March was the strongest month ever for the S.C. Ports Authority in terms of container volume.
The Port of Charleston handled 200,000 TEUs — 20-foot equivalent container units — in March, up nearly 4% from March 2017, the latest port data show. The agency handled more than 1.6 million TEUs in the first nine months of fiscal year 2018, up 1.4% from the same time the year prior.
Measuring boxes of any size, the port moved around 114,000 total pier containers in March, up 4.3% from a year ago. For fiscal 2018, the port handled more than 909,000 pier containers, up 1.9% from 2017.
“The record volumes achieved by our port in March reflect seasonally strong volume in all segments combined with the further deployment of big containerships to the U.S. East Coast,” Port CEO Jim Newsome said in a news release.
Newsome said spring traditionally yields strong cargo volumes. The port’s cargo base continues to diversify with more product now coming from northeast Asia than from Europe.
“The remainder of the year will hopefully be strong,” Newsome said.
The port also saw a record number of vehicles come through the Columbus Street Terminal in downtown Charleston. The port handled more than 28,000 vehicles in March, the majority of which were BMWs produced at the automaker’s Greer plant.
The port’s vehicle volumes are expected to increase when Volvo Cars exports a portion of its S.C.-made S60 sedans. Volvo is on track to begin building the vehicles at its Berkeley County campus by the end of the year.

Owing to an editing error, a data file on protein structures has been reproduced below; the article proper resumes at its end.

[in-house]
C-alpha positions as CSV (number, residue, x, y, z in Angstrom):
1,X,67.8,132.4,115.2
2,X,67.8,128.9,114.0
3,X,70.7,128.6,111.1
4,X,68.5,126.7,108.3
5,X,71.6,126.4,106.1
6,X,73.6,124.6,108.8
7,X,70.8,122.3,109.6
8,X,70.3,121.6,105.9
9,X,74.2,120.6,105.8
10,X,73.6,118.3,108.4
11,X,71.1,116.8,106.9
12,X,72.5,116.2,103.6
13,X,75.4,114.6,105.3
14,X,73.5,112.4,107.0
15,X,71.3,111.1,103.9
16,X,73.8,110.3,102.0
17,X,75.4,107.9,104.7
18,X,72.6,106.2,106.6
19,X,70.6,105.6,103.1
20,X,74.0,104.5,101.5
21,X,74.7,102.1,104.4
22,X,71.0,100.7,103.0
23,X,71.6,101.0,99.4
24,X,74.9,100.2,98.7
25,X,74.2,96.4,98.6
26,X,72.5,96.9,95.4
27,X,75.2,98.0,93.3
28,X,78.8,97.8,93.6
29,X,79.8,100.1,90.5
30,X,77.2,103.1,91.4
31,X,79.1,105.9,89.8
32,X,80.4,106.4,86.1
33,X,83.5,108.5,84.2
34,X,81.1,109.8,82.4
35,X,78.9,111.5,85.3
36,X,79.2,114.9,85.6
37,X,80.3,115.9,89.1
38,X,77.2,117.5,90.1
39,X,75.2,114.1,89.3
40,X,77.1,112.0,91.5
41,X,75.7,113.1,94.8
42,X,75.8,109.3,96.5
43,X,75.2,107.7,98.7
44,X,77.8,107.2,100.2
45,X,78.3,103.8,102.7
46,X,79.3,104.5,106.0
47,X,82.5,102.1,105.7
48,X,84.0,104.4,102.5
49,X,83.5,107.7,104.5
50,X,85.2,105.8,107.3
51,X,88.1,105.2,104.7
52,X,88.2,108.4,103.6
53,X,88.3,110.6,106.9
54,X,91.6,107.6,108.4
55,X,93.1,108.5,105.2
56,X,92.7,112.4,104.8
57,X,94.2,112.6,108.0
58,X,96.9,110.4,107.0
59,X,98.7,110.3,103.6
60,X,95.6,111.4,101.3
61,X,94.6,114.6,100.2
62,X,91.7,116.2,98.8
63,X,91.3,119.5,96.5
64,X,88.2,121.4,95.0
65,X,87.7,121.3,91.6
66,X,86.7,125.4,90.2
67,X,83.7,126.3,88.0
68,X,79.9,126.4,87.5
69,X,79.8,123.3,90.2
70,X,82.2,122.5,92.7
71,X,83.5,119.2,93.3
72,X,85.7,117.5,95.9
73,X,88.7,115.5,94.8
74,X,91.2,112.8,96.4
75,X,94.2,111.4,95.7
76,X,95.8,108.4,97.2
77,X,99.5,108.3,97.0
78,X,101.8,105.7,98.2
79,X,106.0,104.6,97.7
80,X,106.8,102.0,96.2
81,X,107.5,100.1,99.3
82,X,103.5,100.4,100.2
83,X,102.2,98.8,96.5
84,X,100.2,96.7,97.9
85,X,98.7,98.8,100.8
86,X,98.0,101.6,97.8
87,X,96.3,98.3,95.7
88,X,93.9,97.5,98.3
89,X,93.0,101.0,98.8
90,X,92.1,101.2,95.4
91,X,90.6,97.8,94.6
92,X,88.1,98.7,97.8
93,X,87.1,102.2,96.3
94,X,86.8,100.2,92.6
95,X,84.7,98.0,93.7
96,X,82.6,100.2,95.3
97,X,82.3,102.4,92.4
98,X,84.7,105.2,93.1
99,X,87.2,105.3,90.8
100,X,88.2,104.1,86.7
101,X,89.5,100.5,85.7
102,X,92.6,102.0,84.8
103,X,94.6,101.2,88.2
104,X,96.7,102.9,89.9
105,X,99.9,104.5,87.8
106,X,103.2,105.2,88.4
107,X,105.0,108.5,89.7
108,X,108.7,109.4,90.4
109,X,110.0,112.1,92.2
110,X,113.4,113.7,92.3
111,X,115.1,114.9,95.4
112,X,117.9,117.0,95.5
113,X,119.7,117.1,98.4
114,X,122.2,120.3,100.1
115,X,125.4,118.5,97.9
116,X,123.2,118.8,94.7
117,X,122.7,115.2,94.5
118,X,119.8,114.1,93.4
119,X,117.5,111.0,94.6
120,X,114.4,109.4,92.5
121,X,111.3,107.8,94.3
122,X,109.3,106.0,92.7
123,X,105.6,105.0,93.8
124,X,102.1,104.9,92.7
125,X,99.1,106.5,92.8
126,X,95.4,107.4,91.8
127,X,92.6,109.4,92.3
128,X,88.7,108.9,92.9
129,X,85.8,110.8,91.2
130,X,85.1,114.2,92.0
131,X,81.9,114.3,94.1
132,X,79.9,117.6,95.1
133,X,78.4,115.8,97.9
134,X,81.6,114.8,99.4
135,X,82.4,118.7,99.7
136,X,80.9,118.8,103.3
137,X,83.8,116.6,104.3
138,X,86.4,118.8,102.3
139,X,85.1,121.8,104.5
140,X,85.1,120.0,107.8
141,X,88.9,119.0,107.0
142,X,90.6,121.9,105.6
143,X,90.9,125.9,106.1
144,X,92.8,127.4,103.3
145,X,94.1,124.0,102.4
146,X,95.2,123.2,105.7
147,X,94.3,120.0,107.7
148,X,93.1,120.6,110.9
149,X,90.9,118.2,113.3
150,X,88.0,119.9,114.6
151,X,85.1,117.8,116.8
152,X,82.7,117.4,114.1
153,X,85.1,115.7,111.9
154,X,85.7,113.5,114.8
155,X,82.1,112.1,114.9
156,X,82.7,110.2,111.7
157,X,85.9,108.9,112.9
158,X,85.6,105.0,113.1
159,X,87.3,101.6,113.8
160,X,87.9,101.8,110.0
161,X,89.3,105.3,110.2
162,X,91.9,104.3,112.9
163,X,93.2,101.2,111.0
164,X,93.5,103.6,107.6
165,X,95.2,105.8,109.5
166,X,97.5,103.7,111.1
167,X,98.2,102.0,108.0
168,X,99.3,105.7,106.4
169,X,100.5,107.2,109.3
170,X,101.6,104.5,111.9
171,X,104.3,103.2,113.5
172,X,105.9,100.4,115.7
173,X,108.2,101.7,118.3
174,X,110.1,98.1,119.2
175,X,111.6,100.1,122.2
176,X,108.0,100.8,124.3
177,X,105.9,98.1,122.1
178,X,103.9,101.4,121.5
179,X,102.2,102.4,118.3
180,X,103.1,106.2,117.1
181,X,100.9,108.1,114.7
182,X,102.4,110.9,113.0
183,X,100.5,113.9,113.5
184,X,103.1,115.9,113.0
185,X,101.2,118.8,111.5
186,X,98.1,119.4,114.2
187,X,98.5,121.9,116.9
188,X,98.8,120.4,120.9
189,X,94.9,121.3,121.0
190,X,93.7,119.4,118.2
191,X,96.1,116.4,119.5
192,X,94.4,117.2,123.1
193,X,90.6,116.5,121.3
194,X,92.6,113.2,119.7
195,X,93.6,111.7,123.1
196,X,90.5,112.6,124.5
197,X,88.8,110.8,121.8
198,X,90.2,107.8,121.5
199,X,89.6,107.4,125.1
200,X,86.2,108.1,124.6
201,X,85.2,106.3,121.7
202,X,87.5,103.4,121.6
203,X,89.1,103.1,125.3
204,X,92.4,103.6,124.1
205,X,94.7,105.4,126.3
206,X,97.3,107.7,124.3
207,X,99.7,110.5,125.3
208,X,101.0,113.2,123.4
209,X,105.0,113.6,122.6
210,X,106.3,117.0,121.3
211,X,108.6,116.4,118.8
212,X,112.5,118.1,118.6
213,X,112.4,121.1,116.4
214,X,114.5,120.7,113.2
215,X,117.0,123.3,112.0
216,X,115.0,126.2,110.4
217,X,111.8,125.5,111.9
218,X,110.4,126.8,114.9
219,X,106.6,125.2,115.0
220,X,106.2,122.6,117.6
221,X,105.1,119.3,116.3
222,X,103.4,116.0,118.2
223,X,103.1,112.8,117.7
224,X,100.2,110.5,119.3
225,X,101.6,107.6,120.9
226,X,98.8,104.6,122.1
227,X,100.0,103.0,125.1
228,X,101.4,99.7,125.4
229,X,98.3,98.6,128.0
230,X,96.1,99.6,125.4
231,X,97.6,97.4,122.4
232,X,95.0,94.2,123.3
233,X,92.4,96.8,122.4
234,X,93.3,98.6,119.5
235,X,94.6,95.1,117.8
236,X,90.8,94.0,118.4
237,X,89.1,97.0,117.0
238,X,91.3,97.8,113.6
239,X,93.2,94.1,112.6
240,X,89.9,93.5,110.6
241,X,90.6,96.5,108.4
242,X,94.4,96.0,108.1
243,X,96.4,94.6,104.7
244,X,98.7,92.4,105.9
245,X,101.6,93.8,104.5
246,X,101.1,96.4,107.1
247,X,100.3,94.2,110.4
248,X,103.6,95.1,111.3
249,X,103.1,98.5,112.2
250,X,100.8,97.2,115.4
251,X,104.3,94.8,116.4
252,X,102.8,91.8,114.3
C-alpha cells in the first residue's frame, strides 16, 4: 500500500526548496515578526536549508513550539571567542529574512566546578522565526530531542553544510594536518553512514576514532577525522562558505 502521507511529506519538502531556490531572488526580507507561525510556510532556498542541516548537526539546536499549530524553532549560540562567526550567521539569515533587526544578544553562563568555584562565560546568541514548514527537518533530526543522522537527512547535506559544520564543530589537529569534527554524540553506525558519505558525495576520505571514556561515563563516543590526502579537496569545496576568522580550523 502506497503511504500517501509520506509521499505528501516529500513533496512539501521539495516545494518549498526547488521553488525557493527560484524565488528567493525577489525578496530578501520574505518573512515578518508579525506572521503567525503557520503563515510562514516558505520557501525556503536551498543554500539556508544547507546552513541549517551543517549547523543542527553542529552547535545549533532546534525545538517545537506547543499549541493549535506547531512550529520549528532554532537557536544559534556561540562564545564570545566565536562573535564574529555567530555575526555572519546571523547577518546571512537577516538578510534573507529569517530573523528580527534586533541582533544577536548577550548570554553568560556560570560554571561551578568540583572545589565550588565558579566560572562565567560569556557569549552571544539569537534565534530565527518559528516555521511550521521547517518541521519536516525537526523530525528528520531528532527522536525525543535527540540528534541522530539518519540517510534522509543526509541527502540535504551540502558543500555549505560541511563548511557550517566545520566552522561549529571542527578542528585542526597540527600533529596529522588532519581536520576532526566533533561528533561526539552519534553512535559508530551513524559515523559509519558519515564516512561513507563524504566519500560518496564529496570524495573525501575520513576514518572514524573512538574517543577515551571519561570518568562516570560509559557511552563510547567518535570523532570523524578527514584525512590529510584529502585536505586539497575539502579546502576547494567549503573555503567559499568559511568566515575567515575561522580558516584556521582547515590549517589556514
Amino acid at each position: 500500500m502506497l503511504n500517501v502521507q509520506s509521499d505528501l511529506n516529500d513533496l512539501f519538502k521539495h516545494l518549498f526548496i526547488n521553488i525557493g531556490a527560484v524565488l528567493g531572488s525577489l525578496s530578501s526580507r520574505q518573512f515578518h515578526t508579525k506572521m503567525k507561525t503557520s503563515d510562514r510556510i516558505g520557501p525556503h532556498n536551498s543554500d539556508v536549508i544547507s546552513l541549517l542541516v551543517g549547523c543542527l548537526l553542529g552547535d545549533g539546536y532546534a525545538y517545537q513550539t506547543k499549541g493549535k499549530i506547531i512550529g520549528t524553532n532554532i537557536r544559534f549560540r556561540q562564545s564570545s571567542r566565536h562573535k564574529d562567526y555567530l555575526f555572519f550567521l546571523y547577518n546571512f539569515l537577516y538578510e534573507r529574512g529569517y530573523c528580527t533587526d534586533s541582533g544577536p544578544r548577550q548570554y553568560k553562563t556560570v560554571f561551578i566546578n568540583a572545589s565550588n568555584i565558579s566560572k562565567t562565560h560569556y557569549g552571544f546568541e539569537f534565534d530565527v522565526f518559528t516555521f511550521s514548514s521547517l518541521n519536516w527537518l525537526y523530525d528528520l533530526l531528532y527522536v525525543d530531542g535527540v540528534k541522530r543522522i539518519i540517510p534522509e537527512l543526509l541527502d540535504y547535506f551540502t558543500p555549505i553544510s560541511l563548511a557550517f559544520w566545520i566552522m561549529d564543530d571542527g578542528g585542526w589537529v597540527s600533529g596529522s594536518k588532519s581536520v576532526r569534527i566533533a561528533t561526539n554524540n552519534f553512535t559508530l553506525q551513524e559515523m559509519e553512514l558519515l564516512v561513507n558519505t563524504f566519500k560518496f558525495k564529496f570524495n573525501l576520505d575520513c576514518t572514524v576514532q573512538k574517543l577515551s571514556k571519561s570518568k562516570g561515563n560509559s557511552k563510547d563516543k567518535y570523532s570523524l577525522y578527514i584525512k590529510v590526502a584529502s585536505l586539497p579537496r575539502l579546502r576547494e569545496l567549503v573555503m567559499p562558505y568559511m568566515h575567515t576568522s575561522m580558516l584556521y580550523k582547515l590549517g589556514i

The port opened its second inland port last month. The new distribution hub in Dillon County is served by CSX. It is poised to capture more cargo business for the port. Inland Port Greer, which is served by Norfolk Southern, handled 10,612 rail moves in March.
Newsome said the port is awaiting news this month on whether it will receive federal dollars for the next phase of the Charleston Harbor deepening project. The next contract is for deepening up to the Wando Welch Terminal in Mount Pleasant. The port needs $90 million in federal money every year for the next three years to keep the project on schedule.
The port also is near the end of its Wando terminal and berth renovation. For more than two years, one of the terminal’s three berths has been unusable at different times because of the construction project. The project involved strengthening the wharf to handle the wear and tear caused by the expected bigger containerships bumping into its sides.
“It was a huge challenge to keep business going well with one-third of our berth capacity out at Wando,” Newsome said.
The port now plans to improve and densify the inside of the Wando terminal, enabling more containers to stack within the existing space. Work will include buying more cranes, raising some existing cranes, creating a new traffic patterns for truck drivers and stacking containers closer together on the terminal.
Work continues on the $700 million Hugh K. Leatherman Sr. Terminal, a greenfield container terminal in North Charleston set to open by early 2021.
The port is in the process of issuing $300 million in revenue bonds in June and also applying for a $300 million Transportation Infrastructure Finance and Innovation Act federal loan over the next year to help pay for those capital improvements, among other projects.